Halozyme Therapeutics said today it temporarily halted enrolling and dosing patients in its ongoing Study 202, a Phase II trial assessing its experimental drug PEGPH20 in patients with pancreatic cancer.
The halt had been recommended by the trial’s independent data monitoring committee, which is assessing study data to learn why patients treated with PEGPH20 as well as nab-paclitaxel and gemcitabine saw a higher rate of blood clots and other thromboembolic events compared with patients treated with nab-paclitaxel and gemcitabine alone.
“We will be providing additional information to the DMC as quickly as possible so they can complete their assessment and we can determine next steps,” Helen Torley, M.B. Ch. B., M.R.C.P., Halozyme’s president and CEO, said in a statement, adding: “Patient safety is our first priority.”
The statement did not say when Halozyme expects to resume enrolling and dosing patients in Study 202. The study is one of two Phase II trials for PEGPH20; the other, SWOG, also aims to assess the drug for pancreatic cancer.
PEGPH20 is an investigational PEGylated form of Halozyme’s FDA-approved recombinant human hyaluronidase rHuPH20 (marketed as Hylenex®), designed to dramatically increases the half-life of the compound in the blood and allow for intravenous administration.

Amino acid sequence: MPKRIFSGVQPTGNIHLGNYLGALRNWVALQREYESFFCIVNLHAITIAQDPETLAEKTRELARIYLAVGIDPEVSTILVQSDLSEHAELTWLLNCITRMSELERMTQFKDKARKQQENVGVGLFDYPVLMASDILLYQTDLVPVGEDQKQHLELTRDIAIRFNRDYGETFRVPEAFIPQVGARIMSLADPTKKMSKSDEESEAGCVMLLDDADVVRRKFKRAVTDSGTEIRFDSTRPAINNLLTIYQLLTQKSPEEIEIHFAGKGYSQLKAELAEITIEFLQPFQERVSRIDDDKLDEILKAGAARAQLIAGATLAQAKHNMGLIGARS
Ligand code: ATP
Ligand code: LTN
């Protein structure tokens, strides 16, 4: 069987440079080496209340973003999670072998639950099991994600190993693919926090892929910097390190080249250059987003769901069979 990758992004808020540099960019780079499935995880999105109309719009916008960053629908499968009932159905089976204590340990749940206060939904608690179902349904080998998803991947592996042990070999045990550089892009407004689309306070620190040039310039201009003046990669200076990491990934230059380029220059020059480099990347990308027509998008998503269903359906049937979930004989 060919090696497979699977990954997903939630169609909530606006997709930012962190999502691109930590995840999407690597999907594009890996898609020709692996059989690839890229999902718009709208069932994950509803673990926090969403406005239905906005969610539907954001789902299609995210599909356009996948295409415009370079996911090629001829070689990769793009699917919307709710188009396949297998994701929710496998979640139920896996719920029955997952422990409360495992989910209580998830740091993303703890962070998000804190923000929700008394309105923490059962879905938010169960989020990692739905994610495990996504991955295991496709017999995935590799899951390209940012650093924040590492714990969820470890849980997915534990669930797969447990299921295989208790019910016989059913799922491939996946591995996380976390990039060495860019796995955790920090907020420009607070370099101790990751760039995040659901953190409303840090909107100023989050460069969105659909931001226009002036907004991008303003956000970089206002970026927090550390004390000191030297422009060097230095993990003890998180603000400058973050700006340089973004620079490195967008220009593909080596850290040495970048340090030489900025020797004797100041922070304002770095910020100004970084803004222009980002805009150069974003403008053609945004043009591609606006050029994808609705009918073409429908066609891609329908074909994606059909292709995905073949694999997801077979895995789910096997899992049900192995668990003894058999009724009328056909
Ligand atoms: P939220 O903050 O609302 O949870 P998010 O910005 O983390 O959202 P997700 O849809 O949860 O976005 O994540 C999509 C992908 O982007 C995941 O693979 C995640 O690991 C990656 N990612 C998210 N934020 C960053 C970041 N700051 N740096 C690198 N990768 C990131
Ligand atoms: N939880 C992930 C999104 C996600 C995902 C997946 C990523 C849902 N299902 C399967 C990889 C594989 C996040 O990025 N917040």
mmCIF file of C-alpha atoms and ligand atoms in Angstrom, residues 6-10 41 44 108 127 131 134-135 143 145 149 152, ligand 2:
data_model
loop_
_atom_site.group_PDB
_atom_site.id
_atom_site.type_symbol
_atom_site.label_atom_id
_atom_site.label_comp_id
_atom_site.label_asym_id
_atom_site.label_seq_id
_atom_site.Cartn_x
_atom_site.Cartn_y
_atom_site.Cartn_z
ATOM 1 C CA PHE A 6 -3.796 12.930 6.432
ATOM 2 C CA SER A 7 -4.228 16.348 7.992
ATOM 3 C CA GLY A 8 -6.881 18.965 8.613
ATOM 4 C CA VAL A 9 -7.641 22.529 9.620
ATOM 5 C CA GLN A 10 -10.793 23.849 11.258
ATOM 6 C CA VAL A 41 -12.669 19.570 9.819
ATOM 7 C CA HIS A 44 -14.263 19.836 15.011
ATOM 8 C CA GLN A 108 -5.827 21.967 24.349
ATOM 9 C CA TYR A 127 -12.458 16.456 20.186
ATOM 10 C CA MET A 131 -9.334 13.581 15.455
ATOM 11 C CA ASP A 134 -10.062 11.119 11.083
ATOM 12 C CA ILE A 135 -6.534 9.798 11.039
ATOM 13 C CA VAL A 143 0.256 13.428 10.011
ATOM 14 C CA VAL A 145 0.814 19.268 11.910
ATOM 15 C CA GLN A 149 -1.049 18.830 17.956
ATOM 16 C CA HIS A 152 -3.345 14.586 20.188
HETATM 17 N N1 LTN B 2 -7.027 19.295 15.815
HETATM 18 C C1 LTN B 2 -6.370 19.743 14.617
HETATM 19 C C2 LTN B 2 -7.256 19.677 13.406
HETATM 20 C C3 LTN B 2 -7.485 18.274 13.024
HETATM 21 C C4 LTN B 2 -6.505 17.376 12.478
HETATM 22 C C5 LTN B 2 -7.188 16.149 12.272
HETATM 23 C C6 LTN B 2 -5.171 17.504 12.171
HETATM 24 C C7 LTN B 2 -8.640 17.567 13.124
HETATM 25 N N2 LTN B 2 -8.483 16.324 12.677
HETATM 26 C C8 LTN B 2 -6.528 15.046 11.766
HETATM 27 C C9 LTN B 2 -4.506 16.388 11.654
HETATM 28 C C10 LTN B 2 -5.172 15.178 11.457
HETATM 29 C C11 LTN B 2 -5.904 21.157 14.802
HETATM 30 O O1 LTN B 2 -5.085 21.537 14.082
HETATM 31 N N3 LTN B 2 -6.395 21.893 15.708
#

Halozyme is no stranger to clinical-stage disappointment. Back in August, a Phase II trial was halted into the company’s combination immune deficiency therapy of rHuPH20 with a subcutaneous version of ViroPharma’s Cinryze, the latter already approved for angioedema. ViroPharma ended the study after talks with FDA’s Center for Biologics Evaluation and Research, as a precaution following the emergence of what Halozyme said was “an unexpected incidence and titer of non-neutralizing anti-rHuPH20 antibodies” in an unspecified number of patients with the combo.
And in 2012, FDA rejected an application for another immunodeficiency disease combo therapy that combined rHuPH20 with Baxter’s subcutaneous Immune Globulin 10%—a combination Baxter had hoped to market as HyQ. Again, FDA cited the potential effect of non-neutralizing antibodies generated against rHuPH20 on reproduction and fertility.
The PEGPH20 trial halt came just two days after Halozyme named a new vp of oncology, Sunil Joshi, who previously worked at Onyx Pharmaceuticals—where Dr. Torley was COO before taking the day-to-day reins at Halozyme four months ago.